Should You Worry About Rowhammer?
Rowhammer has the potential to be a big problem - but it's also something that the IT community is addressing.
It sounds like something out of Lord of the Rings – a giant attacker with a big sword, hammering away at something. But now, as the word makes its way deeper into the IT lexicon, lots of those who hear about it for the first time are disappointed when they figure out what it really is.
Regardless, lots people are looking carefully at Rowhammer and how it could change IT.
What is Rowhammer?
Rowhammer is, in its simplest terms, a hardware problem that can be exploited by software. Now, in the days of ubiquitous Internet, people are becoming concerned that Rowhammer could actually be triggered over the Web. This is scary in the same way that RFID hot spot tracking is scary. When people started figuring out that hackers could roam through a crowd with a tracking device and steal credit card numbers out of the air, they started buying tinfoil lined wallets. Rowhammer is like that, in a way: it’s a neat magic trick, that could be used for really bad things. But the fix is going to be a little more complicated.
So in a Rowhammer attack, hackers target the physical properties of DRAM, a whole bunch of memory cells on the same circuit. For quite a few years, scientists have understood how DRAM can experience various “disturbance errors” which actually affect the memory cells at a physical level, affecting their charges that determine their binary contents.
To put it in a way that emphasizes the physical analogy of Rowhammer, if a person “hammers” on a row of bits stored in DRAM, flipping them time after time, it can cause errors in nearby rows. While the technical explanation is bit more involved, this might be the best way to describe Rowhammer: think of the DRAM cells as a host of tiny little boxes stacked in a grid: an attack continues to hit a row of bits, turning them from one binary state to another, and eventually, that can “bleed” out to another row and cause unauthorized, erroneous, illegitimate changes – changes that weren’t done through software (as “nature,” or computer science, intended).
Discussions of the phenomenon show that the DRAM vulnerability by itself isn’t new, and that scientists have been observing this phenomena for decades. But in the last few years, with the evolution of the Web, there’s a much greater chance that Rowhammer exploits could experience a “swift evolution” from something that can only happen with local access, to something that hackers can throw at you from half a world away.
Circling the Wagons
Despite the fearsome ramifications of a Web-ready Rowhammer, some experts are assuring everyone that things are going to be fine.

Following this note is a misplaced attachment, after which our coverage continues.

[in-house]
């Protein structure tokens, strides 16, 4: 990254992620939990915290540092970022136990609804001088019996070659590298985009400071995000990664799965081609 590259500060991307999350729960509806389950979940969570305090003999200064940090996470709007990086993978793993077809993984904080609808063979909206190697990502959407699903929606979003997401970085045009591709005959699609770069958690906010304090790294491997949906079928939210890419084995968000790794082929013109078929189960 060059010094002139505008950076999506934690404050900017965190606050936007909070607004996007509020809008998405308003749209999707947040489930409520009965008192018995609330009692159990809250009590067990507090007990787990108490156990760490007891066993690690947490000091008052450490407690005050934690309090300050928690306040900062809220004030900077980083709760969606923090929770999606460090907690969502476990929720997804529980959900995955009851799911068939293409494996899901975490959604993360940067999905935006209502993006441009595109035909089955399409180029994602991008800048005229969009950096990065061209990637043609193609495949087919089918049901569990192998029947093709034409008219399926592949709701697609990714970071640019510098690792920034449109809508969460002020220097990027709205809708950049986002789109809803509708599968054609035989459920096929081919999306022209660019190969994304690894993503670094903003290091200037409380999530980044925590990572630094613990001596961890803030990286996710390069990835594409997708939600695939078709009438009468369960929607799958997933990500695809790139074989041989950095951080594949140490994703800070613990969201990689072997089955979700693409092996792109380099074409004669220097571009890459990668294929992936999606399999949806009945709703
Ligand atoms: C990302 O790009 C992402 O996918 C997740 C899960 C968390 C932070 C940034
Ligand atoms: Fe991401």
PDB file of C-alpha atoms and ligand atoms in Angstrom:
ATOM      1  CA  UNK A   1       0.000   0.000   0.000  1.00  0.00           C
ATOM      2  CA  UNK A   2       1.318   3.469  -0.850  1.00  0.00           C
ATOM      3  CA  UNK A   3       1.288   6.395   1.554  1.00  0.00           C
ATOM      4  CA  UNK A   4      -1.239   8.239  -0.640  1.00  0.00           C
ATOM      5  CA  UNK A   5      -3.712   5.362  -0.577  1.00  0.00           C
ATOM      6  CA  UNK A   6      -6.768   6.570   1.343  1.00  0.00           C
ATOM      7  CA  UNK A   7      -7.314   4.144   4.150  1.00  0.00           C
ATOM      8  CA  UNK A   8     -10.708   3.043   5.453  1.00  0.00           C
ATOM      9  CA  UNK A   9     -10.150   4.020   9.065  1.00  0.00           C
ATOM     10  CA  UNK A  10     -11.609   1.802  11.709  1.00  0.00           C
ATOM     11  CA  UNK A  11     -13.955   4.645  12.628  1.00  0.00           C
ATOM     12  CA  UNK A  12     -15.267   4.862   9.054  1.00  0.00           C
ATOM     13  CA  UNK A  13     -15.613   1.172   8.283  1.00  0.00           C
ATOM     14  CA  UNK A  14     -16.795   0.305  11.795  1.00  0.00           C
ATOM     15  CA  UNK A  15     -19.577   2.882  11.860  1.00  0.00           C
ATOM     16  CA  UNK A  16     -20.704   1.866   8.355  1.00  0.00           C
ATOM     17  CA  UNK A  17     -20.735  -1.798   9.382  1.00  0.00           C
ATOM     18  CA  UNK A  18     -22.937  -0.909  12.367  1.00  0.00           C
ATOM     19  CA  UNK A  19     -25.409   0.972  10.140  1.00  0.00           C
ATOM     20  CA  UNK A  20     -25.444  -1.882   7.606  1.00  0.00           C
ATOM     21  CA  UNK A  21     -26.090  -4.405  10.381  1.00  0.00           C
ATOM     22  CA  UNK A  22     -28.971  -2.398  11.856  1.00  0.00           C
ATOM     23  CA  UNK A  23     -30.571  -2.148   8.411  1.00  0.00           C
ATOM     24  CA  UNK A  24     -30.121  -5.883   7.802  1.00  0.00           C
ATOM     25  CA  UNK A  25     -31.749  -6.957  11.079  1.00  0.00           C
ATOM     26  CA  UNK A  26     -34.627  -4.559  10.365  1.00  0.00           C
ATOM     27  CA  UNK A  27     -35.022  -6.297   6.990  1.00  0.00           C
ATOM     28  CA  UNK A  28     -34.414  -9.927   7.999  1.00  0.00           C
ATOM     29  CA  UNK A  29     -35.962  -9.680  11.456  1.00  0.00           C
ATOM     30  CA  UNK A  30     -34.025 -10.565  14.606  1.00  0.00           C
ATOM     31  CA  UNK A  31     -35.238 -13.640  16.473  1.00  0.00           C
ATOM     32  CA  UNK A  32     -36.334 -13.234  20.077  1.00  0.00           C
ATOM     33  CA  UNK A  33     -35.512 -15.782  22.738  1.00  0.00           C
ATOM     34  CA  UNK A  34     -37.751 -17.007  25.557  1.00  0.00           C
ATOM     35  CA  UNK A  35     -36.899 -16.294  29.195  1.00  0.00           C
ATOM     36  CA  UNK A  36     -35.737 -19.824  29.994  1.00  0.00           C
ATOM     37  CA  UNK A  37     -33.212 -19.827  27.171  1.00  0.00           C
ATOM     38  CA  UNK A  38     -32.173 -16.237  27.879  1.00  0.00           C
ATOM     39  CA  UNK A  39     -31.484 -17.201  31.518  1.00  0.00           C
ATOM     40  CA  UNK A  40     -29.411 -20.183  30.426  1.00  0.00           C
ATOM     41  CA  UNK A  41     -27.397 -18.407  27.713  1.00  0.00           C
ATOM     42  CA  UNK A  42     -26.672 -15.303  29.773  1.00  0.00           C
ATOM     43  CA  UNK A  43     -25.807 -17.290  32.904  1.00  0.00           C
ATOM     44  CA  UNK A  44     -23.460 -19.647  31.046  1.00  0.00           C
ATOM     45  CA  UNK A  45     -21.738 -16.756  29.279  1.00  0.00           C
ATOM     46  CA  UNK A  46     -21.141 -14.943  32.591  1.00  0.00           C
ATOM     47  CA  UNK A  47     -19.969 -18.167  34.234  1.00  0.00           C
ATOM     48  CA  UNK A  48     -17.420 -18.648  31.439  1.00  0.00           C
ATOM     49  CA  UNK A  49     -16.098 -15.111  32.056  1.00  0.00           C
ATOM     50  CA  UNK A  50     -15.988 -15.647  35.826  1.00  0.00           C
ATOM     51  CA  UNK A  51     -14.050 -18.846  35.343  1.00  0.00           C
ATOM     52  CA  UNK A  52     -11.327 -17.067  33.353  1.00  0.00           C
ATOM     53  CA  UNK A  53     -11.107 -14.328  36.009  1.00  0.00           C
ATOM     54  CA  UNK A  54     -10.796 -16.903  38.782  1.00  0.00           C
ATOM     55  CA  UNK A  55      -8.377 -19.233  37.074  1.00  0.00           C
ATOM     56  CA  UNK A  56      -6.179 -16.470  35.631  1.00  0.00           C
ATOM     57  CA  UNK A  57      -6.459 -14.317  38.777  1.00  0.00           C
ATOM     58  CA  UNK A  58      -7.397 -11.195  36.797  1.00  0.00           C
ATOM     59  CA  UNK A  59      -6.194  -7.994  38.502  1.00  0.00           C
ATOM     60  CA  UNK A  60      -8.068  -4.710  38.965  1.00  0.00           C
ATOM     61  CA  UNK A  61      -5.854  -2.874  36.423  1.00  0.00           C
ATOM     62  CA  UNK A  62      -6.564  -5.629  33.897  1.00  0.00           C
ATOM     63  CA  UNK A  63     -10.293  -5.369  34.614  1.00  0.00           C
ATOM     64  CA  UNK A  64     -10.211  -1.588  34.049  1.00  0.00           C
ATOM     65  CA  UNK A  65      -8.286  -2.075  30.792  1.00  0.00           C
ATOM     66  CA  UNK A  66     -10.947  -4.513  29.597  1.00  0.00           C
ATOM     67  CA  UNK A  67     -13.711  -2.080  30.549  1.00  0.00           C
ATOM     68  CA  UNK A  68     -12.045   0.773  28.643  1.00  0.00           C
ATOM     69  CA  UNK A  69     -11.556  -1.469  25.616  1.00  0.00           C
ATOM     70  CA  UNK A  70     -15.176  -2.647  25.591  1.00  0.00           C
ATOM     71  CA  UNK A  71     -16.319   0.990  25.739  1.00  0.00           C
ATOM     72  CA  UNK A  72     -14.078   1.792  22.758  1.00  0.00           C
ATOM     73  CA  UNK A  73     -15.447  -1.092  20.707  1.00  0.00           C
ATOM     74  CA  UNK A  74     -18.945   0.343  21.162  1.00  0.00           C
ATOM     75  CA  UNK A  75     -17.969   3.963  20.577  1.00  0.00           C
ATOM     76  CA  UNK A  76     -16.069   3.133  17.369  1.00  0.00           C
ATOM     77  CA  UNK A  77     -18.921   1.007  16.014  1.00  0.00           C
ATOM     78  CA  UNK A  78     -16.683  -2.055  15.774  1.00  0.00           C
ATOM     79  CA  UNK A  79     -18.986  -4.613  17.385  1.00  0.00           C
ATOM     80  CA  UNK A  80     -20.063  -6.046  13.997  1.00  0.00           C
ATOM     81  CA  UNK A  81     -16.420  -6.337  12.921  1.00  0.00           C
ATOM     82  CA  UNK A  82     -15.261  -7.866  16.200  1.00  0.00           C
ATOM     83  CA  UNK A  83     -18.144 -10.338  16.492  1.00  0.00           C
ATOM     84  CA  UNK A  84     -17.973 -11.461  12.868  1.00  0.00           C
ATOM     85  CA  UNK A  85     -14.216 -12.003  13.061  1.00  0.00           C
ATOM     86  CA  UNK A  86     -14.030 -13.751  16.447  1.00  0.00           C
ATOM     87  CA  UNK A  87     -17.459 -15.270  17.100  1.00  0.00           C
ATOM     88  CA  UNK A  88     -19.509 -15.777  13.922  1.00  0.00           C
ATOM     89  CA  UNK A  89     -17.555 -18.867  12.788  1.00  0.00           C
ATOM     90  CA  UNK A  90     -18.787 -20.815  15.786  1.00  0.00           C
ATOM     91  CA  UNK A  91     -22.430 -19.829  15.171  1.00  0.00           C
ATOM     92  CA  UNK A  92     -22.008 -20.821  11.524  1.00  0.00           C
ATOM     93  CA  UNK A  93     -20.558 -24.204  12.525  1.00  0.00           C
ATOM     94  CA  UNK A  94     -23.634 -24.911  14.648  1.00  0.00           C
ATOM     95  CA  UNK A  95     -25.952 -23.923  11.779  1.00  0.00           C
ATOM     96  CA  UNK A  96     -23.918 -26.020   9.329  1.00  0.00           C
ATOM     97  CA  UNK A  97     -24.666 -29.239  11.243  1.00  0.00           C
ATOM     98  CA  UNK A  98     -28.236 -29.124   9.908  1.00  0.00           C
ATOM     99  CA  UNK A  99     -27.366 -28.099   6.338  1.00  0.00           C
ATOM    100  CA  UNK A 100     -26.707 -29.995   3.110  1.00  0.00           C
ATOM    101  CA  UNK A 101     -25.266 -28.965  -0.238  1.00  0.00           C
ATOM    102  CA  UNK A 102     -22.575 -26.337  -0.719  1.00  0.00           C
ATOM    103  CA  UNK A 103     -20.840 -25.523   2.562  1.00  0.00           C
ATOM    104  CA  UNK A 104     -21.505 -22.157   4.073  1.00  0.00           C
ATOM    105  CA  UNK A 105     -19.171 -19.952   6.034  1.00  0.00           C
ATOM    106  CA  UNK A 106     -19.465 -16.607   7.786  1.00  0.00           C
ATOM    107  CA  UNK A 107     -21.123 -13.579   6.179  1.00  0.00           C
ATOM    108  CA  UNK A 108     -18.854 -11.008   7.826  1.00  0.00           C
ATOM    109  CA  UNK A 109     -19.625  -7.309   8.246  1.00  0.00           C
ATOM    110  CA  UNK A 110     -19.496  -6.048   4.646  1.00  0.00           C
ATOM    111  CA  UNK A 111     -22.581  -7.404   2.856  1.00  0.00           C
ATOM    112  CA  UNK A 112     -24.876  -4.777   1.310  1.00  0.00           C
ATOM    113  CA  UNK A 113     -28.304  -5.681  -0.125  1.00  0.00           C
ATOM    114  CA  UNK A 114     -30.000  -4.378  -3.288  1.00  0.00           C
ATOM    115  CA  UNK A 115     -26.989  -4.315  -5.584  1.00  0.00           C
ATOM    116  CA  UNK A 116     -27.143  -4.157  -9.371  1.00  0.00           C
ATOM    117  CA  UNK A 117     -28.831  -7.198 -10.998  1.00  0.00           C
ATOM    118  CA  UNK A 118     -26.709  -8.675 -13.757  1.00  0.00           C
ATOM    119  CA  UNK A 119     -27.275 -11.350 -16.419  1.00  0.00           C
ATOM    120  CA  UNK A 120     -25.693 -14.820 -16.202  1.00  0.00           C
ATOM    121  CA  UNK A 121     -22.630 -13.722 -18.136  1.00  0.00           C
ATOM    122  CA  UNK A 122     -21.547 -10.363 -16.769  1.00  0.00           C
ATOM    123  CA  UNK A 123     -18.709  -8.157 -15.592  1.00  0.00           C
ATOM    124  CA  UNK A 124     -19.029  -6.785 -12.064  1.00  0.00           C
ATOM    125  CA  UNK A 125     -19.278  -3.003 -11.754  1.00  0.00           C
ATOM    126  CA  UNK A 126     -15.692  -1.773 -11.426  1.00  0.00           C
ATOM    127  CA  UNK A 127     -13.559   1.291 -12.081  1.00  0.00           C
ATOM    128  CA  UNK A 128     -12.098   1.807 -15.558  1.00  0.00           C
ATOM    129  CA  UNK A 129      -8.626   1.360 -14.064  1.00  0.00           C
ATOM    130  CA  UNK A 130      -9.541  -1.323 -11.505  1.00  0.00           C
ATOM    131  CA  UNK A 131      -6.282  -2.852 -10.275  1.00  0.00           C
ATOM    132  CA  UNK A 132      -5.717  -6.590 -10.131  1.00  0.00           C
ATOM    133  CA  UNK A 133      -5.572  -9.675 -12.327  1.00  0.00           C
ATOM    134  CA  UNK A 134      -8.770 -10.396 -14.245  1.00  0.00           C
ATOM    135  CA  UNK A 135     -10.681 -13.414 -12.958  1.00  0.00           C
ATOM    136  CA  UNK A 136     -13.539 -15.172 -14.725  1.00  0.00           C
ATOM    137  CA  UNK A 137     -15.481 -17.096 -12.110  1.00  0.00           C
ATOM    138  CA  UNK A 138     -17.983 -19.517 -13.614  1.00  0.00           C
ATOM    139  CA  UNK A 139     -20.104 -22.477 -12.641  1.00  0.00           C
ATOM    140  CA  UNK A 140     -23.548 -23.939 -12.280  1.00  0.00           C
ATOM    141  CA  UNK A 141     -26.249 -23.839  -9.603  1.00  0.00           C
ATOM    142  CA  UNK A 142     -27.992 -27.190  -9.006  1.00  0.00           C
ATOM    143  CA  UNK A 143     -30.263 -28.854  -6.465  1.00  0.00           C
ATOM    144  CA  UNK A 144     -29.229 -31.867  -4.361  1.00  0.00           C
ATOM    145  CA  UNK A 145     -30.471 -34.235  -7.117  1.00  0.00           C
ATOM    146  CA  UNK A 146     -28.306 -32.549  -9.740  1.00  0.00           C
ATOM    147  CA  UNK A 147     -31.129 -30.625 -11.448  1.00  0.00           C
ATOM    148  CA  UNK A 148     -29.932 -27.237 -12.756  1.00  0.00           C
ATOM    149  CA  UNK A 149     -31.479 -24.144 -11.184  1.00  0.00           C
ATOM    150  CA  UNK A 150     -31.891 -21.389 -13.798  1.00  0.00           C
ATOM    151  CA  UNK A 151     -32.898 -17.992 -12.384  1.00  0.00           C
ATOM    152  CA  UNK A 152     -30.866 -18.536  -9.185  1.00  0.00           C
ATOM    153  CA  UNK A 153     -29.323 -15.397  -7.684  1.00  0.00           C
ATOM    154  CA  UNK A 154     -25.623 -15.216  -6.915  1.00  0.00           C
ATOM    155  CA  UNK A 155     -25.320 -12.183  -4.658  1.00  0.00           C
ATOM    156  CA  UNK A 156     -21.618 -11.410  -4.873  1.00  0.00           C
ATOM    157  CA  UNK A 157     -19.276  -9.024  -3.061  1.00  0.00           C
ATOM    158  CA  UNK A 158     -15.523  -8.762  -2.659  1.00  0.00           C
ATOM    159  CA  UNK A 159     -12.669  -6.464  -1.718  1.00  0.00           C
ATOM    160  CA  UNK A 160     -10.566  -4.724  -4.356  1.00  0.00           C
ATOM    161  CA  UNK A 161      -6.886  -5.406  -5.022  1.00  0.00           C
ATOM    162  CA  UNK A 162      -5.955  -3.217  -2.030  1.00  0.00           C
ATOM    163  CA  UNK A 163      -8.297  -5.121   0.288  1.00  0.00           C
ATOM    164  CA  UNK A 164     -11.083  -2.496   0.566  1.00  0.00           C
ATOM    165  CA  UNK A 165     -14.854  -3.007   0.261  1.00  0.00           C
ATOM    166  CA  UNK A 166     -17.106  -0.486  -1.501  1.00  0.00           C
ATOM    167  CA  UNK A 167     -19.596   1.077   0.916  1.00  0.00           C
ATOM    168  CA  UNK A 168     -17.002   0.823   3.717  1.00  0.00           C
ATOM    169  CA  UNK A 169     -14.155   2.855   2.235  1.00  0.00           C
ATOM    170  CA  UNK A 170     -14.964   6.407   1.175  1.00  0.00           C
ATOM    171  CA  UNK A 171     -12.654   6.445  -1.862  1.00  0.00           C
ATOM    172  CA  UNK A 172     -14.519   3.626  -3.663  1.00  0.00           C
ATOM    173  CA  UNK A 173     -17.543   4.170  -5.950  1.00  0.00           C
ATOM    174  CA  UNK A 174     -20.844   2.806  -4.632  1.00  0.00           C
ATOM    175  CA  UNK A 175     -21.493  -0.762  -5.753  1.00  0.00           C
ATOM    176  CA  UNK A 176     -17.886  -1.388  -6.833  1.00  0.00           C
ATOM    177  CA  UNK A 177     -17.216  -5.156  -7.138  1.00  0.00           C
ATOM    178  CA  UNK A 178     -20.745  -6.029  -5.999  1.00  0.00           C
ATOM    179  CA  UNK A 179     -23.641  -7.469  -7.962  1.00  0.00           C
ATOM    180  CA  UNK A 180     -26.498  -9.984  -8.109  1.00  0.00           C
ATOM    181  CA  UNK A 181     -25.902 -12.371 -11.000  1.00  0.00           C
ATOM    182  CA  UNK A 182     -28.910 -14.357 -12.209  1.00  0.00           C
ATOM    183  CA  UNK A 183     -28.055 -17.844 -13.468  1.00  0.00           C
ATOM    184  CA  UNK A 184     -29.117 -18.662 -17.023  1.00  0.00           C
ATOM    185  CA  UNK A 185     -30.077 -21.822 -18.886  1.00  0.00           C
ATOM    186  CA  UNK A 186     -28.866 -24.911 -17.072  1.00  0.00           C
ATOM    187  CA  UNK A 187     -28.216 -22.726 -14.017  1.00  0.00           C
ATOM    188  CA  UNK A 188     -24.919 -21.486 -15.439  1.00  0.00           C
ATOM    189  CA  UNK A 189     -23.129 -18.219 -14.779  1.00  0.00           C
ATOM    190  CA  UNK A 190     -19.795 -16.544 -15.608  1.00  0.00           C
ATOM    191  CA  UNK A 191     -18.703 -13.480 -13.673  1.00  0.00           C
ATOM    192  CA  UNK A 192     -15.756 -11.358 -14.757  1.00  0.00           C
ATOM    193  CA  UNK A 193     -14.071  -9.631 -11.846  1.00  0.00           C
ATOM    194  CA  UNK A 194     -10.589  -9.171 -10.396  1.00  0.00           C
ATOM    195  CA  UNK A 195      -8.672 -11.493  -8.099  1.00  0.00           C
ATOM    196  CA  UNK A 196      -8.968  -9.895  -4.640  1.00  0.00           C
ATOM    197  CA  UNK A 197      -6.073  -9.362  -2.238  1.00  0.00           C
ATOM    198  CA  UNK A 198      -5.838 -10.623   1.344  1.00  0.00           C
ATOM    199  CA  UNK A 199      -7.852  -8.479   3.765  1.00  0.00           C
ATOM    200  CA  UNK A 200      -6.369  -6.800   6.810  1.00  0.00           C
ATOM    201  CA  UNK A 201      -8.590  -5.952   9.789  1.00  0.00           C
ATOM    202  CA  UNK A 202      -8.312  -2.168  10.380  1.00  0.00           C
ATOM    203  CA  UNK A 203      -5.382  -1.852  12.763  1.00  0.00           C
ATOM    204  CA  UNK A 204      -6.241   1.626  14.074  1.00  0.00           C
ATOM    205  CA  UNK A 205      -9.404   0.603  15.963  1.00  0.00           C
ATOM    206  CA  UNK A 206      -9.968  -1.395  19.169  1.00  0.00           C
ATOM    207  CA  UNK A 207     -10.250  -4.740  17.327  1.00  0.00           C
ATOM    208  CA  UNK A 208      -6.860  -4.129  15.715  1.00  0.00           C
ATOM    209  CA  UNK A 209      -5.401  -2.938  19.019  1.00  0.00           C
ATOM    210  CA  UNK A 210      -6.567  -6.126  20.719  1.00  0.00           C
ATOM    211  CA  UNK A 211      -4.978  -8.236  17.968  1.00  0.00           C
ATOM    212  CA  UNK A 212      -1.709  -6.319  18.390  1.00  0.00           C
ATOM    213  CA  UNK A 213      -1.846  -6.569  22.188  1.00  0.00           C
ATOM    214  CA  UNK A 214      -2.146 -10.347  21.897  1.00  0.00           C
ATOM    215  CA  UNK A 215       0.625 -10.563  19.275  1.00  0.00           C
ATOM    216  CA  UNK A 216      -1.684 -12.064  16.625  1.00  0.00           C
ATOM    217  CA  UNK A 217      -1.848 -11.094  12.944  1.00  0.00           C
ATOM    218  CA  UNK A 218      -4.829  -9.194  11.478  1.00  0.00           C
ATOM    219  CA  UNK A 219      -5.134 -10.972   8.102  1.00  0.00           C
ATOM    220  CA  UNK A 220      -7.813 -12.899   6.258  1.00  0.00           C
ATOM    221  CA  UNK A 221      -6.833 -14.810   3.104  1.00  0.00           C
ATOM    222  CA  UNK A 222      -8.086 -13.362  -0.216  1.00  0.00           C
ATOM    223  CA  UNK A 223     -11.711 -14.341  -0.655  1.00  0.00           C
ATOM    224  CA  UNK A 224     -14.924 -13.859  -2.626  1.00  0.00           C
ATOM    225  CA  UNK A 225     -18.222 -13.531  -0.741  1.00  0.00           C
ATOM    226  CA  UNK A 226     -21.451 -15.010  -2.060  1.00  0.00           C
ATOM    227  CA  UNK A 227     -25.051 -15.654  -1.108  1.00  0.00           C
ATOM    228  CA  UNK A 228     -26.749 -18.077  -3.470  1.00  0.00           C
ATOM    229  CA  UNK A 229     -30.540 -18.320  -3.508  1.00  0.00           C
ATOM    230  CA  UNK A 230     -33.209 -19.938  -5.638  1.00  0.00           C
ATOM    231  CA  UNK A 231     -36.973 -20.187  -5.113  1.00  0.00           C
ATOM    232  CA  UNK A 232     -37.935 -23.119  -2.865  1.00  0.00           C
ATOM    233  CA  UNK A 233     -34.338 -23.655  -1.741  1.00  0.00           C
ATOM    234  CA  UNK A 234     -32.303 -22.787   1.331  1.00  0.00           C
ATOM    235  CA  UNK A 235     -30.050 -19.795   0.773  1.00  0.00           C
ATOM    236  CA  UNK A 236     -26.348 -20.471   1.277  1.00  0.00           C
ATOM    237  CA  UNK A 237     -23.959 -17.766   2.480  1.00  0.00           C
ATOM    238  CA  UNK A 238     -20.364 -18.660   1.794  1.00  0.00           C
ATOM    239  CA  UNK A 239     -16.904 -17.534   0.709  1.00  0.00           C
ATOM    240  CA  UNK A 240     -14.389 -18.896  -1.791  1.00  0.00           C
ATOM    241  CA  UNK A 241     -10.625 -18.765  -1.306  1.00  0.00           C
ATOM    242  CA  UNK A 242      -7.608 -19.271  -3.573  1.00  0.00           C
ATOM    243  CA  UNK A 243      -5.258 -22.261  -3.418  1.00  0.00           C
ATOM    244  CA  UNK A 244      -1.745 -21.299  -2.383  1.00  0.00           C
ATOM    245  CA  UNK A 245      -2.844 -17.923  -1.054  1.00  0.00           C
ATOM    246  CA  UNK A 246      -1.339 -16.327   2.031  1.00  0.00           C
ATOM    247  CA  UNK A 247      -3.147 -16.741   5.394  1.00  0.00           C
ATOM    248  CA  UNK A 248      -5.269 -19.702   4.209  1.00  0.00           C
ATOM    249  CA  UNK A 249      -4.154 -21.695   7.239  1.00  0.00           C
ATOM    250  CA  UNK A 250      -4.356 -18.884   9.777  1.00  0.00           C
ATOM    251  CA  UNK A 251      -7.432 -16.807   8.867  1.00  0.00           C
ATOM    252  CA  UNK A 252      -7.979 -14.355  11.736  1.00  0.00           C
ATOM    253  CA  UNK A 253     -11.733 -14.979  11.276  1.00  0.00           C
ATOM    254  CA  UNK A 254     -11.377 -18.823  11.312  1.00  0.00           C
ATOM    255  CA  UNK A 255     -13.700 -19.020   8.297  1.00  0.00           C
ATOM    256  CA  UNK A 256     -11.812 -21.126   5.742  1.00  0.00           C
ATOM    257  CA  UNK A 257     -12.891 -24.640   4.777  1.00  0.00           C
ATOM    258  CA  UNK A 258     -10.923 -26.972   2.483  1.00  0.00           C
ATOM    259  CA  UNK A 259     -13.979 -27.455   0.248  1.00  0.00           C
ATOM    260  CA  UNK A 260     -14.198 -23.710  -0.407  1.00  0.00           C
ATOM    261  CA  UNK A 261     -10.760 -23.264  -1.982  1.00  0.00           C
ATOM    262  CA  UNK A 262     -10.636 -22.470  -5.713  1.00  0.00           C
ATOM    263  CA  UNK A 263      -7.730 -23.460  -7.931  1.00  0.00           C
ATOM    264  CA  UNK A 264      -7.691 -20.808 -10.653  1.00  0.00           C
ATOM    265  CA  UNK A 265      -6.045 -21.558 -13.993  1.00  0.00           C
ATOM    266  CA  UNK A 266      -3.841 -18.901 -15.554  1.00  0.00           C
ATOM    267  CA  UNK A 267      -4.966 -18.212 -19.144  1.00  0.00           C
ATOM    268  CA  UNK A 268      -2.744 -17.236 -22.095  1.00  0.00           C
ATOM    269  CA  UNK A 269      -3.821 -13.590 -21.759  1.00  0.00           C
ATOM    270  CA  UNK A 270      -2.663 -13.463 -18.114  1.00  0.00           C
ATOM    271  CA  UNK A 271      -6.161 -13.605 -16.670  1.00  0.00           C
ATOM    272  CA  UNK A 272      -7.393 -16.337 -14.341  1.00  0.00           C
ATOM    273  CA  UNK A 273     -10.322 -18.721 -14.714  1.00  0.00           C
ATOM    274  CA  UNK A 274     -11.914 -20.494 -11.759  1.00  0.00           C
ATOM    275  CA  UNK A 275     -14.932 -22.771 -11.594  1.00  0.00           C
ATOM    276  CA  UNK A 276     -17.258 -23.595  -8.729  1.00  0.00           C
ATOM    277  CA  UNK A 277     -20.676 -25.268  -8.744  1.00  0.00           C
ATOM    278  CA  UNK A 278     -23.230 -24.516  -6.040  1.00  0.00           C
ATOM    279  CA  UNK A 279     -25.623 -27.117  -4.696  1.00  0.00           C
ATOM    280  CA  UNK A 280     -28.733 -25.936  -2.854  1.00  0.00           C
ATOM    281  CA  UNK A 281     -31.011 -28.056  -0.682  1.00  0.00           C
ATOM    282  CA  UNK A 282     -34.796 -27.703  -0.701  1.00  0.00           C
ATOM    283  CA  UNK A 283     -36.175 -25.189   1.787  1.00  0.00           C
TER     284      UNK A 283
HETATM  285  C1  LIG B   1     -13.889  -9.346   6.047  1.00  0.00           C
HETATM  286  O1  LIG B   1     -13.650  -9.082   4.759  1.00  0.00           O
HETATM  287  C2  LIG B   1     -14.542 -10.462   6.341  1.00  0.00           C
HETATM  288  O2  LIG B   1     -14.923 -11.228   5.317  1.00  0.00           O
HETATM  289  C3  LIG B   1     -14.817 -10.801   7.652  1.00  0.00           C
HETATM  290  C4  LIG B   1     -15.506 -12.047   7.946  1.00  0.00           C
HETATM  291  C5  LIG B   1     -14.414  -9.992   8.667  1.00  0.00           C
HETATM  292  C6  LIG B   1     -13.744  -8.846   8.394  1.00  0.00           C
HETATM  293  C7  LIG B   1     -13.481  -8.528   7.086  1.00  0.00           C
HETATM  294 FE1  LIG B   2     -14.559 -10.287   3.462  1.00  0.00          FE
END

In a March post on Cisco Blogs titled “Mitigations Available for the DRAM Row Hammer Vulnerability,” writer Omar Santos lays out some of what chip makers and others have been doing to secure our devices against these outlandish types of attacks.
First, calling Rowhammer an “industry-wide issue,” Santos talks about proof-of-concept exploits at Google that show more about how Rowhammer attacks would work. Then, he lists several patents underway for mitigation strategies.
One way that Intel and others are pursuing BB is with a "rapid refresh" technology. This approach would cause the system to “patrol” DRAM more frequently and catch any anomalies faster, preventing some types of disturbance in the cell rows. This idea has led to new protocols like Pseudo Target Row Refresh (pTRR), where different refresh techniques provide a safeguard.
Santos also talks about types of Cisco administrative tools that could look more closely at data to assess errors.
Radon and Rowhammer
Then there are some wackier attempts at memory disturbance assessment that go well beyond anything in a chip maker’s portfolio.
Take a look at this post from Hackaday revealing that some patents are available to use memory error monitoring to identify radon levels. While the post uniquely highlights the nature of Rowhammer, which mixes the usually pristinely separate worlds of digital operations and the “meatspace,” it also raises even more questions about how physical DRAM works.
“Radon’s decay chain contains only alpha and beta emitters. They do not penetrate the casing of a memory chip.” writes poster Dax. Poster Nitori suggests using a “portable particle accelerator” to look at radiation issues. While it might seem peripheral, this kind of discussion really brings home something at the heart of the angst over Rowhammer: that, like it or not, our virtual worlds that we’ve created with modern processors and components are intrinsically linked to our physical world, and even the bits and bytes that we consider sacrosanct can decay and change in various physical ways.
In other words, you can’t keep Mother Nature out of your computer, any more than you can keep mice and insects out of your house. All you can do is “mitigate.”
Not a Big Deal?
Despite the game-changing nature of Rowhammer, there’s not a lot of outcry around it, partly because the above mitigation techniques have every chance of dealing with this kind of attack effectively. Any significant vulnerability would generate some hairy legal processes – and with the IoT and other innovations, we just might see more controversy over DRAM abuse, unless the needed reforms are put in place.